a. Rheumatic heart disease
b. Aortic aneurysm
c. Aortic dissection
d. Congenital aortic valvulopathy
f. Healed endocarditis
g. Marfan's Syndrome
h. Ehlers Danlos Syndrome
i. Systemic inflammatory condition including ankylosing spondylitis, systemic lupus erythematosus
Clinical Course and/or Management
The patient was incidentally found to have severe mitral stenosis and moderate aortic regurgitation during an ultrasound training session. He followed up with the Uganda Heart Institute where a repeat ultrasound confirmed the diagnosis. He was started on Enalapril and furosemide for medical optimization. He also has a severe allergy to penicillin and therefore was started on erythromycin for continued primary and secondary Group A streptococcus and rheumatic fever prophylaxis. Given his severe valvular disease, it has been recommended that he proceeds with aortic and mitral valve replacements. Uganda performs mechanical valve replacements, but he was referred to Kenya for surgical repair. The patient has begun practicing dietary modifications in anticipation of lifelong warfarin therapy.
Mitral stenosis and aortic regurgitation secondary to rheumatic heart disease
Rheumatic heart disease is the most important form of acquired heart disease in children and young adults living in developing countries. The estimated prevalence of rheumatic heart disease was 3.4/100,000 in non-endemic countries and 444/100,000 in endemic countries. The disease moreover accounts for approximately 15% of heart failure in endemic countries and disproportionately affects those of low socioeconomic status. In Uganda in particular, the estimated prevalence of rheumatic fever / rheumatic heart disease among primary school children was about 1.5%.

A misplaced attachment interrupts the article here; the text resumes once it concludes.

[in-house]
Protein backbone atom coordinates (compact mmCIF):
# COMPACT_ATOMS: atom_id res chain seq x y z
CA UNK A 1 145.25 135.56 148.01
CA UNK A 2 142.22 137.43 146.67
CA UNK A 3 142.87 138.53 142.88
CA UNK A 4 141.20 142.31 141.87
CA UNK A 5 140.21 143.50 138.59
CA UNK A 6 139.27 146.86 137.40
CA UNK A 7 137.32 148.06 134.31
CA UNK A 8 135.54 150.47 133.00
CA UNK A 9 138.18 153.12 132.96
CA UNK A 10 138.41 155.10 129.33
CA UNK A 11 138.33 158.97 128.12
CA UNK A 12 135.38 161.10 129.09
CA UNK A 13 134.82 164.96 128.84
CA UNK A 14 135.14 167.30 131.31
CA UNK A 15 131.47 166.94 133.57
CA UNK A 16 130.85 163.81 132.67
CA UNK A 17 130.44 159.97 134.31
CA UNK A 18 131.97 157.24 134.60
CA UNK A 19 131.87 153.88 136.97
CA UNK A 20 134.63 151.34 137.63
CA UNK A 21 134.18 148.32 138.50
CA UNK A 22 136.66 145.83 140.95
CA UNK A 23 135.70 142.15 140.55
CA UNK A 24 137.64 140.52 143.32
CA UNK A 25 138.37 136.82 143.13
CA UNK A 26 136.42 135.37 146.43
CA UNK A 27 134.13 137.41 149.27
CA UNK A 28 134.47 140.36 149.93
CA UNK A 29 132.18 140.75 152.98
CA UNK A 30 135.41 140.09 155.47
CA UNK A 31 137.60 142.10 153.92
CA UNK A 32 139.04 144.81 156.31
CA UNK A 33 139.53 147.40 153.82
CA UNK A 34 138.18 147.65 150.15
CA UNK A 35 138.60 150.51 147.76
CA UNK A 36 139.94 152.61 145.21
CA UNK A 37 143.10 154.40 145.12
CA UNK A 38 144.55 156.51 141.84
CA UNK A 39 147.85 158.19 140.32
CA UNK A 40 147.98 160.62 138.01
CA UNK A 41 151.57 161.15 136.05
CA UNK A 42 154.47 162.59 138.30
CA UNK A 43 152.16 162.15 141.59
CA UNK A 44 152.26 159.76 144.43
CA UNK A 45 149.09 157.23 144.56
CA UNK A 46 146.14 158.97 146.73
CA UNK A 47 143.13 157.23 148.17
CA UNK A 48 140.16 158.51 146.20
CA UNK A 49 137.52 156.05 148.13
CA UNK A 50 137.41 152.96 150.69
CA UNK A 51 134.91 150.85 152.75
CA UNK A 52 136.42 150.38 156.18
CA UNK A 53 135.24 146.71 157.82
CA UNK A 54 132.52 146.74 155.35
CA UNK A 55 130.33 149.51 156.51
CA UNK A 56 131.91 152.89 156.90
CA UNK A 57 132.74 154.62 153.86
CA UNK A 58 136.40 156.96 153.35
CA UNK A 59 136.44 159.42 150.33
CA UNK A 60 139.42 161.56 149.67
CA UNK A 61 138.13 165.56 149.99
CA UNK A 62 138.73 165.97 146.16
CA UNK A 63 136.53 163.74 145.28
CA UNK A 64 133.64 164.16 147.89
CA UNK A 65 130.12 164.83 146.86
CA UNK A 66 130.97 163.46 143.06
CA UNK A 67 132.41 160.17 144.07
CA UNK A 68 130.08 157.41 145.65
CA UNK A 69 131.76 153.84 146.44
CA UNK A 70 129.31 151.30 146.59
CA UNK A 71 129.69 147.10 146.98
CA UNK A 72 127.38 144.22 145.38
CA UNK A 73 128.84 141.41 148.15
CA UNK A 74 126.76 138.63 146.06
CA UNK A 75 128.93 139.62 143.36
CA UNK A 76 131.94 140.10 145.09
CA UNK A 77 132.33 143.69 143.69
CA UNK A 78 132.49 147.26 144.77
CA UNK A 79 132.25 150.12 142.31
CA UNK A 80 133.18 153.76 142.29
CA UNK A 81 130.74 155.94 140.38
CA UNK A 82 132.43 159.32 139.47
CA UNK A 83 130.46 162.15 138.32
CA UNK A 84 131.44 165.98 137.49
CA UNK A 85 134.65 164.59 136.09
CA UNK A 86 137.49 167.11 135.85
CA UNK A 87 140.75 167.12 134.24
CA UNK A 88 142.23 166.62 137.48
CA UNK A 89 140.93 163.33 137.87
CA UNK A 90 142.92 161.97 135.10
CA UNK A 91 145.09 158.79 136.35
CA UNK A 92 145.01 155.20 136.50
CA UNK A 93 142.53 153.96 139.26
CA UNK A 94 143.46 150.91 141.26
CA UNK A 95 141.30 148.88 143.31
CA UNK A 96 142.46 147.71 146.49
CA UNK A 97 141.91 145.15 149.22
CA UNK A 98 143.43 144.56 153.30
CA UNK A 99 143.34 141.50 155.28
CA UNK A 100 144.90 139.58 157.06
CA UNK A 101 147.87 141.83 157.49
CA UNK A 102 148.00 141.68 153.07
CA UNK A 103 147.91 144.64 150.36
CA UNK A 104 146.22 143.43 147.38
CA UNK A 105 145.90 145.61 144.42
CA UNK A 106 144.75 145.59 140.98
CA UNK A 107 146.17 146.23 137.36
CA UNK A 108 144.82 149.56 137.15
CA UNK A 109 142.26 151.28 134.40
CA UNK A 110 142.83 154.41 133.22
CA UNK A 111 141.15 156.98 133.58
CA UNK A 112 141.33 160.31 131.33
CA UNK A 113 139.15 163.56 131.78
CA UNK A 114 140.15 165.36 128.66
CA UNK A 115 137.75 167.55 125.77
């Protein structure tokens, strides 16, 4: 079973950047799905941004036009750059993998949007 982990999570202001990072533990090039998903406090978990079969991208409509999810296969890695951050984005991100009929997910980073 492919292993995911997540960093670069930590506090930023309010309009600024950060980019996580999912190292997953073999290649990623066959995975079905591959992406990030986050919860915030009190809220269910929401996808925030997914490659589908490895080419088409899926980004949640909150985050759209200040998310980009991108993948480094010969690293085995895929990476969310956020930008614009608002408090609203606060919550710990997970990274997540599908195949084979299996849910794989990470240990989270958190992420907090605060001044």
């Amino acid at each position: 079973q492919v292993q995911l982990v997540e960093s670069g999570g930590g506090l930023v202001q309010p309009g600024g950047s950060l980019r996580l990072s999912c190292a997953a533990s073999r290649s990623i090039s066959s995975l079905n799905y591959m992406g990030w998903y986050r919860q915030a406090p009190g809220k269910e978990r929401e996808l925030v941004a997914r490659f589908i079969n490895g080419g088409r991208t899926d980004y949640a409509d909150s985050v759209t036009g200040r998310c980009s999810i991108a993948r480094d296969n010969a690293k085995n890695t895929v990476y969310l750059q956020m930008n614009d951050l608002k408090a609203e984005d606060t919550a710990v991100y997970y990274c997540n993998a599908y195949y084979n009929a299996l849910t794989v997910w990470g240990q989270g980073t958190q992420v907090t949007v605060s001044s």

Acute rheumatic fever typically develops two to four weeks after a streptococcal throat infection. Symptoms typically include fever, polyarthralgia, and erythema marginatum. Simultaneously, through a type II hypersensitivity process termed molecular mimicry, plasma cells are thought to produce antibodies against the endocardium, myocardium, and pericardium. The repeated endocardial inflammation with fibrous repair leads to valvular dysfunction, typically mitral regurgitation in the acute phase as well as mitral stenosis and aortic valvulopathies in the more chronic phases of illness. The pulmonic valve is less commonly involved.
Physical exam findings often include murmurs, signs or symptoms of congestive heart failure, or arrhythmia. Typical ultrasound findings of the mitral valve include anterior leaflet thickening (age-specific), chordal thickening, restricted leaflet motion, excessive leaflet tip motion during systole. Aortic valve findings are less specific and may include irregular or focal leaflet thickening, coaptation defects, restricted leaflet motion, and leaflet prolapse.
All patients with rheumatic heart disease should be given medications for cardiac optimization. Moreover, antibiotic prophylaxis for group A streptococcus and recurrent rheumatic fever are critical since recurrent infections increase the potential for chronic cardiac disease. The most important intervention is valve replacement. Unfortunately, the minimum cost of one open heart operation in Uganda is US $6,000, while the per-capita income in Uganda was approximately US $600 annually in 2013.